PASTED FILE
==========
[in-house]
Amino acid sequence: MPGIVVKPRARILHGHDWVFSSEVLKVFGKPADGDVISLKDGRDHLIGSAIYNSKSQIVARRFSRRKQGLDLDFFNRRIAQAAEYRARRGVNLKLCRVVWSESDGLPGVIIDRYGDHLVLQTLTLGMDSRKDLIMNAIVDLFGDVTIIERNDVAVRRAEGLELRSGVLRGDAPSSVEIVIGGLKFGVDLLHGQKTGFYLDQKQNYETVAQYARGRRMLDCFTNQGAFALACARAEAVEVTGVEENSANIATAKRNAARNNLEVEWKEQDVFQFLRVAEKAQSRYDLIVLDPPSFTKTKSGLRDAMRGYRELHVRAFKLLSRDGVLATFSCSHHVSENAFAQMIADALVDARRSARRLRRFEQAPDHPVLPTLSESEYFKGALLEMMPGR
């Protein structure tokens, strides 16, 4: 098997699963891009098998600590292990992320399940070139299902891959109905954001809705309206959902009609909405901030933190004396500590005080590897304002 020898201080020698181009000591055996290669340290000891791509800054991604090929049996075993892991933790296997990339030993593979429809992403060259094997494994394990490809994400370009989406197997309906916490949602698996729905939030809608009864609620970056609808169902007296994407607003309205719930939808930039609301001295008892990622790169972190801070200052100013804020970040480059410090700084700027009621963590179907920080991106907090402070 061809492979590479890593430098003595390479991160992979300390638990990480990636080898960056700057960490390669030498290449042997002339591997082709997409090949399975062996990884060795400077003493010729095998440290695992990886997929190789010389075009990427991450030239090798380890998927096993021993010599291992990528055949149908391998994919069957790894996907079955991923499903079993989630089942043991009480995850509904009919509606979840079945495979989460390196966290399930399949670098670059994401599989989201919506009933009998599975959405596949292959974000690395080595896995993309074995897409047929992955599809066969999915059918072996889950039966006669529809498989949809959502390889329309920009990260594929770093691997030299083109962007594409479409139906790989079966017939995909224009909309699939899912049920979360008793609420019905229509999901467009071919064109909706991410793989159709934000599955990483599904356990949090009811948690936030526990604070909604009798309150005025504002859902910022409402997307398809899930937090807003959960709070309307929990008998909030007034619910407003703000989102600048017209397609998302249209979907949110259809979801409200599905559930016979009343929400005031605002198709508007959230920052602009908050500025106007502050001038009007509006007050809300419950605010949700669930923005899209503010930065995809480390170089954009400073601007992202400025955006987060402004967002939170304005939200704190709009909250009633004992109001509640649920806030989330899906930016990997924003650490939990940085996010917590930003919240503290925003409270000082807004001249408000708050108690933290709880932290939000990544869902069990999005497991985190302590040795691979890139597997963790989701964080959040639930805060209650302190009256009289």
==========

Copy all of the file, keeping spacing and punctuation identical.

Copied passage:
[in-house]
Amino acid sequence: MPGIVVKPRARILHGHDWVFSSEVLKVFGKPADGDVISLKDGRDHLIGSAIYNSKSQIVARRFSRRKQGLDLDFFNRRIAQAAEYRARRGVNLKLCRVVWSESDGLPGVIIDRYGDHLVLQTLTLGMDSRKDLIMNAIVDLFGDVTIIERNDVAVRRAEGLELRSGVLRGDAPSSVEIVIGGLKFGVDLLHGQKTGFYLDQKQNYETVAQYARGRRMLDCFTNQGAFALACARAEAVEVTGVEENSANIATAKRNAARNNLEVEWKEQDVFQFLRVAEKAQSRYDLIVLDPPSFTKTKSGLRDAMRGYRELHVRAFKLLSRDGVLATFSCSHHVSENAFAQMIADALVDARRSARRLRRFEQAPDHPVLPTLSESEYFKGALLEMMPGR
């Protein structure tokens, strides 16, 4: 098997699963891009098998600590292990992320399940070139299902891959109905954001809705309206959902009609909405901030933190004396500590005080590897304002 020898201080020698181009000591055996290669340290000891791509800054991604090929049996075993892991933790296997990339030993593979429809992403060259094997494994394990490809994400370009989406197997309906916490949602698996729905939030809608009864609620970056609808169902007296994407607003309205719930939808930039609301001295008892990622790169972190801070200052100013804020970040480059410090700084700027009621963590179907920080991106907090402070 061809492979590479890593430098003595390479991160992979300390638990990480990636080898960056700057960490390669030498290449042997002339591997082709997409090949399975062996990884060795400077003493010729095998440290695992990886997929190789010389075009990427991450030239090798380890998927096993021993010599291992990528055949149908391998994919069957790894996907079955991923499903079993989630089942043991009480995850509904009919509606979840079945495979989460390196966290399930399949670098670059994401599989989201919506009933009998599975959405596949292959974000690395080595896995993309074995897409047929992955599809066969999915059918072996889950039966006669529809498989949809959502390889329309920009990260594929770093691997030299083109962007594409479409139906790989079966017939995909224009909309699939899912049920979360008793609420019905229509999901467009071919064109909706991410793989159709934000599955990483599904356990949090009811948690936030526990604070909604009798309150005025504002859902910022409402997307398809899930937090807003959960709070309307929990008998909030007034619910407003703000989102600048017209397609998302249209979907949110259809979801409200599905559930016979009343929400005031605002198709508007959230920052602009908050500025106007502050001038009007509006007050809300419950605010949700669930923005899209503010930065995809480390170089954009400073601007992202400025955006987060402004967002939170304005939200704190709009909250009633004992109001509640649920806030989330899906930016990997924003650490939990940085996010917590930003919240503290925003409270000082807004001249408000708050108690933290709880932290939000990544869902069990999005497991985190302590040795691979890139597997963790989701964080959040639930805060209650302190009256009289």